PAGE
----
Japanese-American WWII veteran recalls life of service and racial discrimination

GRAND RAPIDS, Mich. -- Dozens of Grand Rapids police officers gathered on Thursday to hear a 99-year-old veteran share his story of fighting in World War II while he was subjected to racist practices of the U.S. Military.

Growing up on a farm in Indiana, Virgil Westdale never thought he would one day be considered a war hero. His mother was white and grew up in the United States and his father was a Japanese immigrant. Westdale was one of five kids in a family with very little money. He just managed to get into Western Michigan University, where he struggled to keep his grades up.

Then, on Dec. 7, 1941, Pearl Harbor was bombed and for Westdale, duty called.

"Everybody's got a story and some stories are worse than mine," Westdale tells FOX 17.

Westdale earned his pilot's license and realized he finally found his calling. In fact, he was so good that he was quickly promoted to flight instructor. Then one day, everything changed.

Under direction of then-President Roosevelt, the military took Westdale's pilot's license away and demoted him to a private in the army because he was Japanese.

“That’s something I wouldn’t want to happen to anybody because it was not the right thing to do at all and it was kind of crushing to our Constitution,” says Westdale.

He was never given an official reason for the demotion, but when he saw that all the other men in his battalion following that change in rank were Asian, he didn't need one.

Westdale tells FOX 17 it was "pretty devastating at the time to have someone take your license away and for no reason."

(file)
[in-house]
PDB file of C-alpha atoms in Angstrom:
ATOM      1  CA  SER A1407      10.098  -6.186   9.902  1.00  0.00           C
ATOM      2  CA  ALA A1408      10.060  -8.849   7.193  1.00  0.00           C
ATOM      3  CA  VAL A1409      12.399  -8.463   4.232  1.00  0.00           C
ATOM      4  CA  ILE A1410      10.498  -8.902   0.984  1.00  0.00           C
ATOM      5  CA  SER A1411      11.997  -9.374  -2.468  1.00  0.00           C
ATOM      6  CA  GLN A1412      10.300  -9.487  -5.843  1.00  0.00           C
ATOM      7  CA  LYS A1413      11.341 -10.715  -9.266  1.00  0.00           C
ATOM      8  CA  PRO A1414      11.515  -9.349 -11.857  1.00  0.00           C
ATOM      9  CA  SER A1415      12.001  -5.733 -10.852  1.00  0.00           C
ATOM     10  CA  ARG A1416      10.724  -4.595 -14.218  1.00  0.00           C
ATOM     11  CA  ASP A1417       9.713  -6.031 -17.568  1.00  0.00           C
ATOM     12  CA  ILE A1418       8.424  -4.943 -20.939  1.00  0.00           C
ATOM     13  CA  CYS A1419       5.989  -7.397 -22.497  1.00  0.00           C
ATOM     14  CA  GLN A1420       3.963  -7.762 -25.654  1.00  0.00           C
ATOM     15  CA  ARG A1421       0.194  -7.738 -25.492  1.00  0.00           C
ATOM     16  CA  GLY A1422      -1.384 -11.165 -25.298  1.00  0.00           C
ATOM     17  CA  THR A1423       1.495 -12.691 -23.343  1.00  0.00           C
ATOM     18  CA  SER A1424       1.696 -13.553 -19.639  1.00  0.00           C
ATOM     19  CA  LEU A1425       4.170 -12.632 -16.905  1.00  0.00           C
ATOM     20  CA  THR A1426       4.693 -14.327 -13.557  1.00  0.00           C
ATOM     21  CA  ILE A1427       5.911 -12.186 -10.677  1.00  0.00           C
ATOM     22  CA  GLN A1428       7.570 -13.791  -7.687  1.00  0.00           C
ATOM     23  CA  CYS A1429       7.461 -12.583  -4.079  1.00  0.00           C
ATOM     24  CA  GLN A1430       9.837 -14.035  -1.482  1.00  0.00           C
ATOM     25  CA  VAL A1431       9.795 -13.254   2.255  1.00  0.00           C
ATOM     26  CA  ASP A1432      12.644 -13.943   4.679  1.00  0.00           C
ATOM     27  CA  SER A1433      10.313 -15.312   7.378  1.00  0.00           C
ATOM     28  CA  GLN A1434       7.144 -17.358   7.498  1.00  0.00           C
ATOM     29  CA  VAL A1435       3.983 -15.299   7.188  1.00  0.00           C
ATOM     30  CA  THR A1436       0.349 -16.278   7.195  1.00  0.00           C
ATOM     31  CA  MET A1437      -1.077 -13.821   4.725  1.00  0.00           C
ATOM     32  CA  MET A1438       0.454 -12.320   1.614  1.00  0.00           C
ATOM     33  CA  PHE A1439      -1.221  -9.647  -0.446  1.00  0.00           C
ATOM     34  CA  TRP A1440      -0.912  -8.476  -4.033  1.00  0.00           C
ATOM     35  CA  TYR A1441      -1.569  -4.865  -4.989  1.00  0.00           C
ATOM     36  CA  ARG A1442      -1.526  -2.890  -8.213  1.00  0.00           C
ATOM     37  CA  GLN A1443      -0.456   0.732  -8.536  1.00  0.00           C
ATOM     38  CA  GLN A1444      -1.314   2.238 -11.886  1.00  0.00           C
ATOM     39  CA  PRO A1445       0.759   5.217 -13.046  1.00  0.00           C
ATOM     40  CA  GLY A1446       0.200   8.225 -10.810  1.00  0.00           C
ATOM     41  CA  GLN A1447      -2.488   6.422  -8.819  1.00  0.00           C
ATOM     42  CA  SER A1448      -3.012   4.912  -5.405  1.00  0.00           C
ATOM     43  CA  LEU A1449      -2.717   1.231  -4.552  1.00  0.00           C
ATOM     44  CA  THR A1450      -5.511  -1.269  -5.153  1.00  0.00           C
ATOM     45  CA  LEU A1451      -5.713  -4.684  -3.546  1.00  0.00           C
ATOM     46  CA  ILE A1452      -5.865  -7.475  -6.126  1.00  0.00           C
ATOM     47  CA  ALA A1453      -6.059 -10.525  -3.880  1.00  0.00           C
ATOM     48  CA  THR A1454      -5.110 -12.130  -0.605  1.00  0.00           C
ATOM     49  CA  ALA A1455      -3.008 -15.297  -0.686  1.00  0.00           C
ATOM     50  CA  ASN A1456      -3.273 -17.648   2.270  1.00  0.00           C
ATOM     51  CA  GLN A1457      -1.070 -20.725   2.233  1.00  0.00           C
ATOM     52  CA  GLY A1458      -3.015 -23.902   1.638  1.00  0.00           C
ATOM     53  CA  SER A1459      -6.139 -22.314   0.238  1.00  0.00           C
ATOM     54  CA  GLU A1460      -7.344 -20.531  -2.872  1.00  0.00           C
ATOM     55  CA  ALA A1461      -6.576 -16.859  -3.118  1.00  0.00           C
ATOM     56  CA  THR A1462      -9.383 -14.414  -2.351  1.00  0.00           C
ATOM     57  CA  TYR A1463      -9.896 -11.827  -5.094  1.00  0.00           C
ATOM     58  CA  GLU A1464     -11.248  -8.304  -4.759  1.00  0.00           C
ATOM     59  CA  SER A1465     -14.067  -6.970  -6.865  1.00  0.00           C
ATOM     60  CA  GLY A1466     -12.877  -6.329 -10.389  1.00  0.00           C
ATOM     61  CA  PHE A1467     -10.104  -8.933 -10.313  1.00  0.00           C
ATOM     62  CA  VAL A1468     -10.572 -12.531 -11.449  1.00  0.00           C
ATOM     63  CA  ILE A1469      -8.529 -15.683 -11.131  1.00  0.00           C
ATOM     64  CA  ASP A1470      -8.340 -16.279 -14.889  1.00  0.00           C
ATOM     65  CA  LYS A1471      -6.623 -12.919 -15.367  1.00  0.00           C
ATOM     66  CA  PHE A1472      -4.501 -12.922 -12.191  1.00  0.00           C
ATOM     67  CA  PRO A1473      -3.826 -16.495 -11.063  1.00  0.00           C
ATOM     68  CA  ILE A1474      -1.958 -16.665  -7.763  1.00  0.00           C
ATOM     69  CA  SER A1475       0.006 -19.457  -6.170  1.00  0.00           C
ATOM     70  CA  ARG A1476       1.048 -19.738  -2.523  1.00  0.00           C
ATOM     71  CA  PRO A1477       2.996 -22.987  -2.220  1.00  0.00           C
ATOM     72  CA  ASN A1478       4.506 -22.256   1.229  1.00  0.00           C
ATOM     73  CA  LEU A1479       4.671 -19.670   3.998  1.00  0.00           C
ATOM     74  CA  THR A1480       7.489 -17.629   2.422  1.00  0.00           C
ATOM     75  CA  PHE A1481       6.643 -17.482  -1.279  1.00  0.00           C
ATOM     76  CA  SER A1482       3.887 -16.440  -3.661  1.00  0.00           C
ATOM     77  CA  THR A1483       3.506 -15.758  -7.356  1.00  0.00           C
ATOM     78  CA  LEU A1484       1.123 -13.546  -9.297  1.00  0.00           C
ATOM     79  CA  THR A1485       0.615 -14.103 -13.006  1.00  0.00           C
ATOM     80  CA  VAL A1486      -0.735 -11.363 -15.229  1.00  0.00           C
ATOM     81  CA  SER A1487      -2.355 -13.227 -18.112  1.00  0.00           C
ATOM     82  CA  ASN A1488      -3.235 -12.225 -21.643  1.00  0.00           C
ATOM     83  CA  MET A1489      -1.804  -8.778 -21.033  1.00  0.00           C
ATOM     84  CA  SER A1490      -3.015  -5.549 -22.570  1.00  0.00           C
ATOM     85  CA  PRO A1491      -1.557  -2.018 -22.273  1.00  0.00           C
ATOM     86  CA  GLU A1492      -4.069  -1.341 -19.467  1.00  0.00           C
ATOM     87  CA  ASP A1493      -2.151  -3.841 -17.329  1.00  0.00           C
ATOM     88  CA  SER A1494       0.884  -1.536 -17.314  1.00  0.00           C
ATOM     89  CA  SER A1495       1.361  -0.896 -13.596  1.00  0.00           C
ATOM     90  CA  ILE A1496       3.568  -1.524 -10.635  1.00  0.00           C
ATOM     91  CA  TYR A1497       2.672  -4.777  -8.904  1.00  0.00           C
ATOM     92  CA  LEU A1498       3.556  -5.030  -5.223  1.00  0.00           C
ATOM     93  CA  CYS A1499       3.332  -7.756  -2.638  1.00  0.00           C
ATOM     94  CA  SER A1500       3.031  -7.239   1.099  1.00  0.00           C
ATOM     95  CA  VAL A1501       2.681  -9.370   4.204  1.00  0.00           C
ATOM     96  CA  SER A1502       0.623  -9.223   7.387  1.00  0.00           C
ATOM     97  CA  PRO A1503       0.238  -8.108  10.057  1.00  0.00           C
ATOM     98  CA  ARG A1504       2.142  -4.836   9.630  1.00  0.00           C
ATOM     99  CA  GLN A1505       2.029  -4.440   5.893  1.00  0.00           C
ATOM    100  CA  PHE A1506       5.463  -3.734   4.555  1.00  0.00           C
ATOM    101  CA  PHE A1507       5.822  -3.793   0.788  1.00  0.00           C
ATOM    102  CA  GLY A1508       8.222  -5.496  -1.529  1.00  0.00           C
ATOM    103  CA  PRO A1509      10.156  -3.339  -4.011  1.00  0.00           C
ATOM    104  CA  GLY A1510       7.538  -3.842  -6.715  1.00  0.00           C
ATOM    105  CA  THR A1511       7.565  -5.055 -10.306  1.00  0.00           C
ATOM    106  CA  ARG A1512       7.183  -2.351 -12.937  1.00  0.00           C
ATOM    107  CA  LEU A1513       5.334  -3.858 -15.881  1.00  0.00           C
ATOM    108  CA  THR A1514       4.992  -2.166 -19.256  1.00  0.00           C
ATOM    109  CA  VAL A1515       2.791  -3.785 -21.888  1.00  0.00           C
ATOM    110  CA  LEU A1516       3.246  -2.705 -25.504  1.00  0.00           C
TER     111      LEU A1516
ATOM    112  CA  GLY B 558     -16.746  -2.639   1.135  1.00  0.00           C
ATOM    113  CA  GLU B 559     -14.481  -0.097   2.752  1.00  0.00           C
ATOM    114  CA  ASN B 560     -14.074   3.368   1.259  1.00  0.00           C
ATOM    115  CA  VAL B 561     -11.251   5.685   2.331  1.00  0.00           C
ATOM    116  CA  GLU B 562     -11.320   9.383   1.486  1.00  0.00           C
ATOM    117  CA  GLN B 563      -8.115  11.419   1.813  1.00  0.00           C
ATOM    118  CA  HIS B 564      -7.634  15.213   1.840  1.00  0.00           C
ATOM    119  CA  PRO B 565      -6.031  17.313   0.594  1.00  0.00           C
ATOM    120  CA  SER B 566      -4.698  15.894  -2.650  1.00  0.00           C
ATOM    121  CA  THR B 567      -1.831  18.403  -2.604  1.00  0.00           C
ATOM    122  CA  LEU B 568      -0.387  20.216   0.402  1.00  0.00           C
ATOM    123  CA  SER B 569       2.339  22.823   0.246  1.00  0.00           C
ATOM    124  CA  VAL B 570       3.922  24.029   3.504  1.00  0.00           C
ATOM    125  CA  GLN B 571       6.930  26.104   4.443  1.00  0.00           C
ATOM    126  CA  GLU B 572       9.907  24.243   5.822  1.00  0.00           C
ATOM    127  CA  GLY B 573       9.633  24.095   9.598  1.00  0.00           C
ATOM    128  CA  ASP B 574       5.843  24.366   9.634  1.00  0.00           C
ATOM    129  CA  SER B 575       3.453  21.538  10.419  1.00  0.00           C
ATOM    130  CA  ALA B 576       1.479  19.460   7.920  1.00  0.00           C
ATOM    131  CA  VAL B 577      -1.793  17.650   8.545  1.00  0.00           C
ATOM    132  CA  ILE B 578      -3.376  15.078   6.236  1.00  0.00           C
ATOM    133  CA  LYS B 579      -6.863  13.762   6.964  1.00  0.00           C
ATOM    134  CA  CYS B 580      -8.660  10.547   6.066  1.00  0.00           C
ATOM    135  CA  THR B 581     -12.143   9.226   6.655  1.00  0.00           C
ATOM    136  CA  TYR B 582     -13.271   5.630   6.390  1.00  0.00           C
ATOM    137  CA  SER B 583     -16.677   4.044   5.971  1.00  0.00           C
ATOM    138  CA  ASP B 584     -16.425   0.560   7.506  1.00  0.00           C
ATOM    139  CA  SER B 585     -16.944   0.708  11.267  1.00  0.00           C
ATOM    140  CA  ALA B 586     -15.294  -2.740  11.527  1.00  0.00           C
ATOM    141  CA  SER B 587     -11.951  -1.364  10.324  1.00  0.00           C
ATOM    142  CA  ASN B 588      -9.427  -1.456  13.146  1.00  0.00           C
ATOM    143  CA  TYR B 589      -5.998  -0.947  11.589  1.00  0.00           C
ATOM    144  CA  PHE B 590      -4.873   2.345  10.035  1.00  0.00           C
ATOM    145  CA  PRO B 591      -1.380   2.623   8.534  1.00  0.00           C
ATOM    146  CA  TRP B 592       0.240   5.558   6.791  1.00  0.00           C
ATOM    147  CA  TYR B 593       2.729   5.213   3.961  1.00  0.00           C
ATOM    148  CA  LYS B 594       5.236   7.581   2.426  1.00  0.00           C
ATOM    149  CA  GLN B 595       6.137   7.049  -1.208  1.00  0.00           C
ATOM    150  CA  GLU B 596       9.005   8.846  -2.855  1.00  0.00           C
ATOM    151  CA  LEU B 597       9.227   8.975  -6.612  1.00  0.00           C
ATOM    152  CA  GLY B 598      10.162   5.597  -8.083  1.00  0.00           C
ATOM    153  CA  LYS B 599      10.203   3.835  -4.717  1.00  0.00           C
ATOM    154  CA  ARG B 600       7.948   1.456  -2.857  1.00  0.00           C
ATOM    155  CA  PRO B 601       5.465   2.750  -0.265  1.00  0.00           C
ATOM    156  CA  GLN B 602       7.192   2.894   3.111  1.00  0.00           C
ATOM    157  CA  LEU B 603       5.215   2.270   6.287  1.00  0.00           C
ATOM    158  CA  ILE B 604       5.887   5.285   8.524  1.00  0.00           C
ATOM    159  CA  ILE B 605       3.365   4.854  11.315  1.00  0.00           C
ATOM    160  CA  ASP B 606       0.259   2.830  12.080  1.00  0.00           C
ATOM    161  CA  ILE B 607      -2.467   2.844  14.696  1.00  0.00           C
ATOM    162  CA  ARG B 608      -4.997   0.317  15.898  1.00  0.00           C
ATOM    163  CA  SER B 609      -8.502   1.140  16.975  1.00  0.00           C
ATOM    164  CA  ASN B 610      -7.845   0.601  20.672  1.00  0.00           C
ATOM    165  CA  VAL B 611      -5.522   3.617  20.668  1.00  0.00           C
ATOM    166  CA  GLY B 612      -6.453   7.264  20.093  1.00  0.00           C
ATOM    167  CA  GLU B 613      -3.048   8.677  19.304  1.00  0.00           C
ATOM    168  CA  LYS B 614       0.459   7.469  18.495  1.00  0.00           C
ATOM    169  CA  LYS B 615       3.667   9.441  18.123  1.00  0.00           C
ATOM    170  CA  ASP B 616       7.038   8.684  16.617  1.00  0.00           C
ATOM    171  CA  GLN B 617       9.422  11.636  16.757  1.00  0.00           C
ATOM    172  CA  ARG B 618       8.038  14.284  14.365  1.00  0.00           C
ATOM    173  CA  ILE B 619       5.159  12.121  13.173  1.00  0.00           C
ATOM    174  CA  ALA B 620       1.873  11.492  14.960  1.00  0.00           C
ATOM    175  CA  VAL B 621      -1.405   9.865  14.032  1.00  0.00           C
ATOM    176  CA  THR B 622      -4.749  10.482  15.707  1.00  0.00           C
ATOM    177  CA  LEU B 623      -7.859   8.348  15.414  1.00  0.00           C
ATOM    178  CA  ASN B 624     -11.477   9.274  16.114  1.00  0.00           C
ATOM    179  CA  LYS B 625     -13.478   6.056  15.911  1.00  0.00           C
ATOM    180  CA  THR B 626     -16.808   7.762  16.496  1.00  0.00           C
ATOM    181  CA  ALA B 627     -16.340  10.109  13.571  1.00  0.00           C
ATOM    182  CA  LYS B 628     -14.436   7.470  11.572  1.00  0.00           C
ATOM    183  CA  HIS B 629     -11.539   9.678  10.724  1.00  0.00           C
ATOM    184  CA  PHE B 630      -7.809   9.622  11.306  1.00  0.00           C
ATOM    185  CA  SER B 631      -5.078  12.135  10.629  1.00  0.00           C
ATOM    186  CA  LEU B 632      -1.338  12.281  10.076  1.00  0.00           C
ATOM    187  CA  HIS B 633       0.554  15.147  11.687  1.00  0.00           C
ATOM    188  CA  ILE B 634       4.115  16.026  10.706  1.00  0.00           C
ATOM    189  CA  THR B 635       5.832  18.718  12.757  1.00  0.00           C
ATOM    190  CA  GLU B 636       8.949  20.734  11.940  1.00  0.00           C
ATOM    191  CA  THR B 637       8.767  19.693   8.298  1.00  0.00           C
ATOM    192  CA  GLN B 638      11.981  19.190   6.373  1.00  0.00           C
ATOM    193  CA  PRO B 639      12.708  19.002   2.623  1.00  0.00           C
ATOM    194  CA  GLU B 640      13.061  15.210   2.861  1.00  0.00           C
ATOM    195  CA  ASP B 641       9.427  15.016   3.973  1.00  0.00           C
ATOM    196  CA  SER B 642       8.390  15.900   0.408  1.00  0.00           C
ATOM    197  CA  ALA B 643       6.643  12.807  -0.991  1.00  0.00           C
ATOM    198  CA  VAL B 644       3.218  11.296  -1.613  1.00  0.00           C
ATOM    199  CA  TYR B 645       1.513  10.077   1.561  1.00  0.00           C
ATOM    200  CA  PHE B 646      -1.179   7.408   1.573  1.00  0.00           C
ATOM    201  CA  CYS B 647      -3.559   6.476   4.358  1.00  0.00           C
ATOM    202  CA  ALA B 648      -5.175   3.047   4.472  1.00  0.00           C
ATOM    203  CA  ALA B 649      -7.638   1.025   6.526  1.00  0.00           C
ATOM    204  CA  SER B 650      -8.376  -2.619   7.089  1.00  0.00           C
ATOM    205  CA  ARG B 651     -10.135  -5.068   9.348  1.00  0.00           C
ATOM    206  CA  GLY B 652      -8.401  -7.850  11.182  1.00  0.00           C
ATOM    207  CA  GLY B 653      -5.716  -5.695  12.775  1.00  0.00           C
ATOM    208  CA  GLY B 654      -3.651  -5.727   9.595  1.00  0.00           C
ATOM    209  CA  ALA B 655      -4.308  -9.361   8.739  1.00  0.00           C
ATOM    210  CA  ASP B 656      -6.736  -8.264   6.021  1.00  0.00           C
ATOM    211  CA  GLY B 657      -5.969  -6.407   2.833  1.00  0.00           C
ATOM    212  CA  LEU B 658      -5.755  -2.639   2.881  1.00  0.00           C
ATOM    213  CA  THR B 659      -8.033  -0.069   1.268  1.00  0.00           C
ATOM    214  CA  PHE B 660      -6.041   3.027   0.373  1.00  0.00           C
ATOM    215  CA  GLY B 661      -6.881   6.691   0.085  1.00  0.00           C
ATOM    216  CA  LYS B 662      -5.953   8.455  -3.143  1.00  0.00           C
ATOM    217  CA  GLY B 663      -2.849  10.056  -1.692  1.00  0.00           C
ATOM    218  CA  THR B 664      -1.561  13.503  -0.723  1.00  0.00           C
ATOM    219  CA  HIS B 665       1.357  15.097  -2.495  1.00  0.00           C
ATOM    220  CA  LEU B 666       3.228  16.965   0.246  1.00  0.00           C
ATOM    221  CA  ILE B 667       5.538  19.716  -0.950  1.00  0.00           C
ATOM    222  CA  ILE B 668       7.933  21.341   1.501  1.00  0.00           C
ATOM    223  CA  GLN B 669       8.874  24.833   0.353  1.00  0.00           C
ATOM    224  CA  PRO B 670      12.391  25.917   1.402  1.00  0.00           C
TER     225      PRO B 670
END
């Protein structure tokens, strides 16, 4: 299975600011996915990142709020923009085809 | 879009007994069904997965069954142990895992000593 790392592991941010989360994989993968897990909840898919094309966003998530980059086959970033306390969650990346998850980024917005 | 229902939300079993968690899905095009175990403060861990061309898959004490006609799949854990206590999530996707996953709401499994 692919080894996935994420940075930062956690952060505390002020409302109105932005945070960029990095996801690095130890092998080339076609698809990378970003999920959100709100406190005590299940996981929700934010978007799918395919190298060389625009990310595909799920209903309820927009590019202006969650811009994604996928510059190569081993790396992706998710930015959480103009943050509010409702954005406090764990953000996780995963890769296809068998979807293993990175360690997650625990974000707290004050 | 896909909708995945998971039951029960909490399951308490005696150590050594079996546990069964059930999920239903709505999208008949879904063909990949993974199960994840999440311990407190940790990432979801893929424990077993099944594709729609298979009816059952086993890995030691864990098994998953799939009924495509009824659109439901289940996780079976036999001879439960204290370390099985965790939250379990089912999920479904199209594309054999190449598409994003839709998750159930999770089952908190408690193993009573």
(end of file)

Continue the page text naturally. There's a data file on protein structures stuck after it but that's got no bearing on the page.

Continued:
To protect himself from further racial discrimination, he changed his last name to Westdale, which is the English translation of his family name, Nishimura.

Though Westdale wasn't where he wanted to be, he never disobeyed orders. His battalion helped push the Germans out of Italy and free prisoners from the Dachau Concentration Camp in Germany. He and his men ended up being the most decorated battalion of its size in U.S. Military history.

Westdale's story of resilience and dedication is one that serves as an inspiration for servicemen and women still today.

“It’s a tough time in the community and people like this, people who have served in the military, they have something that binds them together- that’s their service in the military and that’s what we can use to draw people together," Sgt. Brendan Albert with the Grand Rapids Police Department tells FOX 17.

As the son of a Japanese-American farmer, from a military flight instructor to infantryman, Westdale can look back at his 99 years of life and be sure of one thing.

"I have no regrets about where I've been and what's happened to me. Everything's been okay," Westdale says.

Westdale's service didn't end after the war. After a career in the printing machinery industry, he worked for the Transportation Security Administration until he retired at the age of 91. In 2011, he was awarded with a Congressional Gold Medal.

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2 comments

  • Clucko

    A great deal of Americans, even the elderly, have never heard of the internment camps that held about 125,000 Japanese/Americans in our country during World War II. And many blacks think that only they have ever been the victims of discrimination.